The escarpment shell-flower, scientifically Bowkeria cymosa, resembles a white seashell; in flower terms a snapdragon. These flowers may reach 1,5 cm in diameter. Unfortunately the red or yellow streaks in the flower throat are not visible in a photo taken from this angle.
The time lapse between individual flowers opening in an inflorescence contributes to maximising the chances of at least one flower reaching fruition and viable seed production.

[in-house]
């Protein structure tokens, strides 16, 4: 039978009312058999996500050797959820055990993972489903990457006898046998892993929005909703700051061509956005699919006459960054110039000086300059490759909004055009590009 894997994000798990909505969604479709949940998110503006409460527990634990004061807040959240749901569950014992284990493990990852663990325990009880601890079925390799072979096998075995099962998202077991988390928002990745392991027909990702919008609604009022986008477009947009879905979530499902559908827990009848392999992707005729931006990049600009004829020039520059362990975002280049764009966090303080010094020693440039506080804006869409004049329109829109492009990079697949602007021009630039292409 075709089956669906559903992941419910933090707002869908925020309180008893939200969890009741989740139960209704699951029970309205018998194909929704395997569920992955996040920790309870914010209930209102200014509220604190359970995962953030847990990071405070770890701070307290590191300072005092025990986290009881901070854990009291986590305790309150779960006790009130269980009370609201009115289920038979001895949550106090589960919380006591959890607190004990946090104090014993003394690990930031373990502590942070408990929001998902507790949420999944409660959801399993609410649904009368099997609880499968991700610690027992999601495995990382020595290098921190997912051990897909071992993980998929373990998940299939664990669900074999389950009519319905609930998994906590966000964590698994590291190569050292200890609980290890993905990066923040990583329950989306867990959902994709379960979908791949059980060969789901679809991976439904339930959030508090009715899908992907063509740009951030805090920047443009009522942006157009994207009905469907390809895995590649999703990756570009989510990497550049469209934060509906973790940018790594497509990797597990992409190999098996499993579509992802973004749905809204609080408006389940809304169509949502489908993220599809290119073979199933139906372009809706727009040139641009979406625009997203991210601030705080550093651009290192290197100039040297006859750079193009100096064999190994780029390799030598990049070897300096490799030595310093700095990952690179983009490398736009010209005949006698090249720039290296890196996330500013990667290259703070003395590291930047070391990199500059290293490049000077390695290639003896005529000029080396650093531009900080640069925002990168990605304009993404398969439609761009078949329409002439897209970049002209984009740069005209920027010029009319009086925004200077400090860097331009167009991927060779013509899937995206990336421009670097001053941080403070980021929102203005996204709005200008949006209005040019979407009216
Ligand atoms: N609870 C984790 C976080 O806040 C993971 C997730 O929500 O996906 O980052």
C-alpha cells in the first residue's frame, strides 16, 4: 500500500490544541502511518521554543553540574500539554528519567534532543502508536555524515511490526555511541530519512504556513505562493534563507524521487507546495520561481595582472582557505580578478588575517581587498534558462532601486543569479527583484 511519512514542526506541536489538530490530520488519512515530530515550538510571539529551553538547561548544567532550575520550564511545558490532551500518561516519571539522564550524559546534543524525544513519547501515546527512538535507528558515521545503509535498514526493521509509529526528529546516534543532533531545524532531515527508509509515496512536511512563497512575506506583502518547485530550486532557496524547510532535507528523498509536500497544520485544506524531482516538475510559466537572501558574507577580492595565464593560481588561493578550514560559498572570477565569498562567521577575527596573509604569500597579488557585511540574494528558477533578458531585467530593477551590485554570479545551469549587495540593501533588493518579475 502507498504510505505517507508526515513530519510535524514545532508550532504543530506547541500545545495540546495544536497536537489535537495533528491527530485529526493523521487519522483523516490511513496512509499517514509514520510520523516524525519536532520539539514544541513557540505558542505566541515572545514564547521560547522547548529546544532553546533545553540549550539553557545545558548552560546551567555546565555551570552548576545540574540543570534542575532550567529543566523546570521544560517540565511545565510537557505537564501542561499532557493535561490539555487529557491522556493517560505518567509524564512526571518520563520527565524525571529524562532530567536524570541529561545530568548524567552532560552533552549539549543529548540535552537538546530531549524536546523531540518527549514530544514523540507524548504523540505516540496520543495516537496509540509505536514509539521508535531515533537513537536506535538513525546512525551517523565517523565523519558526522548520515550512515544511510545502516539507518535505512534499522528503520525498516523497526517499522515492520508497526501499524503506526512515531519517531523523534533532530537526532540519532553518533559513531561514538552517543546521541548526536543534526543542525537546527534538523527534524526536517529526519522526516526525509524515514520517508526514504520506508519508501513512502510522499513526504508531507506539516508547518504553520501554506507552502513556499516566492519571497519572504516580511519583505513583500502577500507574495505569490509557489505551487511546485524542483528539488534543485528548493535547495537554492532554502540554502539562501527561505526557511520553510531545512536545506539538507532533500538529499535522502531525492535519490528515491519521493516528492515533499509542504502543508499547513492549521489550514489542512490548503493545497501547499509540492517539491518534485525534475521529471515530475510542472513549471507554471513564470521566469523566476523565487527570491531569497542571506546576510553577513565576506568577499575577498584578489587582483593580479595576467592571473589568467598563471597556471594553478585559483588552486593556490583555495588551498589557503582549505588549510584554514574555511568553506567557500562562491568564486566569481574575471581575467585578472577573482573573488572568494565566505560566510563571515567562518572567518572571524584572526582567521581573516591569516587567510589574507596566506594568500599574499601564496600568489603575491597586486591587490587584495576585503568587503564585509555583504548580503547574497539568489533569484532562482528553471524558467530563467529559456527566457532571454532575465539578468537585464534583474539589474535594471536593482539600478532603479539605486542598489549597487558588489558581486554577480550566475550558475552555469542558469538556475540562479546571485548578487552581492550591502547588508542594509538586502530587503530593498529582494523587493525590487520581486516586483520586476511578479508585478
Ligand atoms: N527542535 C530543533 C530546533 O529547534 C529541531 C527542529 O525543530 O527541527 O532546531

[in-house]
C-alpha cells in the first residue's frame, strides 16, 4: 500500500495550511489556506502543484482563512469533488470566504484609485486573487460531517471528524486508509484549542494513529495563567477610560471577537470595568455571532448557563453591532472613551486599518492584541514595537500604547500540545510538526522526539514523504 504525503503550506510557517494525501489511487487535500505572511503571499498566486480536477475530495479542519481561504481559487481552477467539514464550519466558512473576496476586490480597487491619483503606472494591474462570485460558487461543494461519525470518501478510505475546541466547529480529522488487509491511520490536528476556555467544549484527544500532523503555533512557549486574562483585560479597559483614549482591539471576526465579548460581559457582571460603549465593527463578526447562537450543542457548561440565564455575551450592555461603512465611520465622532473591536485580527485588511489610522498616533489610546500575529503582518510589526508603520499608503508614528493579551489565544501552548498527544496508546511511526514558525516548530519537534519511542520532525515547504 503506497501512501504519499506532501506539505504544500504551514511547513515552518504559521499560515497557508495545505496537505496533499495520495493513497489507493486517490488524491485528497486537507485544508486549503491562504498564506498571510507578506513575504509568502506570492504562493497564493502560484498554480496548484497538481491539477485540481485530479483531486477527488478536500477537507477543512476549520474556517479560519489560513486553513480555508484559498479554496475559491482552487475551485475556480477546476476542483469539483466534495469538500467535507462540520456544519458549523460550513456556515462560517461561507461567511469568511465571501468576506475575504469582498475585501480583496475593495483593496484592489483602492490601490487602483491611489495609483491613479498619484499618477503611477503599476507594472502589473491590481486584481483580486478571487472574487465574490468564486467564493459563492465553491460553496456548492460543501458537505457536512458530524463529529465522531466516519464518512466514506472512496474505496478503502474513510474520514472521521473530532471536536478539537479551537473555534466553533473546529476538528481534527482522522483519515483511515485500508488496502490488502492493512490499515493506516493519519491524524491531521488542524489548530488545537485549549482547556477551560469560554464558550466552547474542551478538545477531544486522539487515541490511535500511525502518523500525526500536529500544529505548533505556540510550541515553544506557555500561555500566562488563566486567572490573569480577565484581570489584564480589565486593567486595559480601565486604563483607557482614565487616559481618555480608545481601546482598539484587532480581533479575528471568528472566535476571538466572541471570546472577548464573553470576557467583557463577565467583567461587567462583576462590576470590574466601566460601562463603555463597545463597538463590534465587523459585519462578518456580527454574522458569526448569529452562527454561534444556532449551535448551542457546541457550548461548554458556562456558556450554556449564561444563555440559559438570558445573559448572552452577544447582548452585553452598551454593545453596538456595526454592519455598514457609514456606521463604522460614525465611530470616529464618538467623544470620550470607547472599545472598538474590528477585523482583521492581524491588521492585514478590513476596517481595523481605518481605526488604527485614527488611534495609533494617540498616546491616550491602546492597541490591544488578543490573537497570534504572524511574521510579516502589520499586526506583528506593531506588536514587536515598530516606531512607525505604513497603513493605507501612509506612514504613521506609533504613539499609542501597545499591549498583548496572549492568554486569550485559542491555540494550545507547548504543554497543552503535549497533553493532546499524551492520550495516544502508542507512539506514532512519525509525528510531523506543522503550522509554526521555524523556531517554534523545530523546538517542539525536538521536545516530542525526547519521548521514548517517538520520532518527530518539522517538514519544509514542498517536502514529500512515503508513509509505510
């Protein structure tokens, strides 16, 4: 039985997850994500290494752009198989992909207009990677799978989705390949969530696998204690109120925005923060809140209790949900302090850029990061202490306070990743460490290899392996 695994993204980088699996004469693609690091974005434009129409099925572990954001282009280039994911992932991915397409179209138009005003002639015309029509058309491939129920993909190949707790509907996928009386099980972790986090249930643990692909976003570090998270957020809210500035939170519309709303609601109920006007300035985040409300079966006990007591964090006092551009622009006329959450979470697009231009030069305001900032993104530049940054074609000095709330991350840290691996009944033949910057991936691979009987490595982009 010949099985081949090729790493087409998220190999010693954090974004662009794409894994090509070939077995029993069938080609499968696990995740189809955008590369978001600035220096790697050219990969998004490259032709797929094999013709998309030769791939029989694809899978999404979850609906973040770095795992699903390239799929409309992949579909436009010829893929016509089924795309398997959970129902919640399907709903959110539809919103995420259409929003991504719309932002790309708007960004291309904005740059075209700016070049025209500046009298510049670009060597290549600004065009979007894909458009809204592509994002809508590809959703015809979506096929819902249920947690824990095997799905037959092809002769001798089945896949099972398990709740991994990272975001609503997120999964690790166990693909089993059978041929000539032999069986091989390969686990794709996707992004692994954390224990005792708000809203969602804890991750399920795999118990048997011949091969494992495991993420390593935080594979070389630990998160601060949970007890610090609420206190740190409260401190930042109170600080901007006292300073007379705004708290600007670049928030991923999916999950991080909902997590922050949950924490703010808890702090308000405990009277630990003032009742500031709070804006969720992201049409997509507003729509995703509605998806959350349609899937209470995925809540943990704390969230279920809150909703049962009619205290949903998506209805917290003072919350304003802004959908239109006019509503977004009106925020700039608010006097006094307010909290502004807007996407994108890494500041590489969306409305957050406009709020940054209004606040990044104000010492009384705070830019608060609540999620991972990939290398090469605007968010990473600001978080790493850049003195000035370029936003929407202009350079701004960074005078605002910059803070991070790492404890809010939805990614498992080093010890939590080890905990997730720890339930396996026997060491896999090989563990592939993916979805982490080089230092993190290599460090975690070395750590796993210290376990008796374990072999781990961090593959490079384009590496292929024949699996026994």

The cymosa name indicates that the spray of flowers developing together is structured in the form of a cyme, i.e. a usually flat-topped or convex inflorescence in which the central main stem and each side branch end in a flower, the central one on each branch opening first. Baby's breath, dogwood and the tomato are also examples of plants that have inflorescences structured in the form of cymes. This plant's cyme happens to be pendulous.
The Bowkeria genus consists of only three southern African endemic species and forms part of the large Scrophulariaceae or snapdragon plant family (Schmidt, et al, 2002; www.thefreedictionary.com).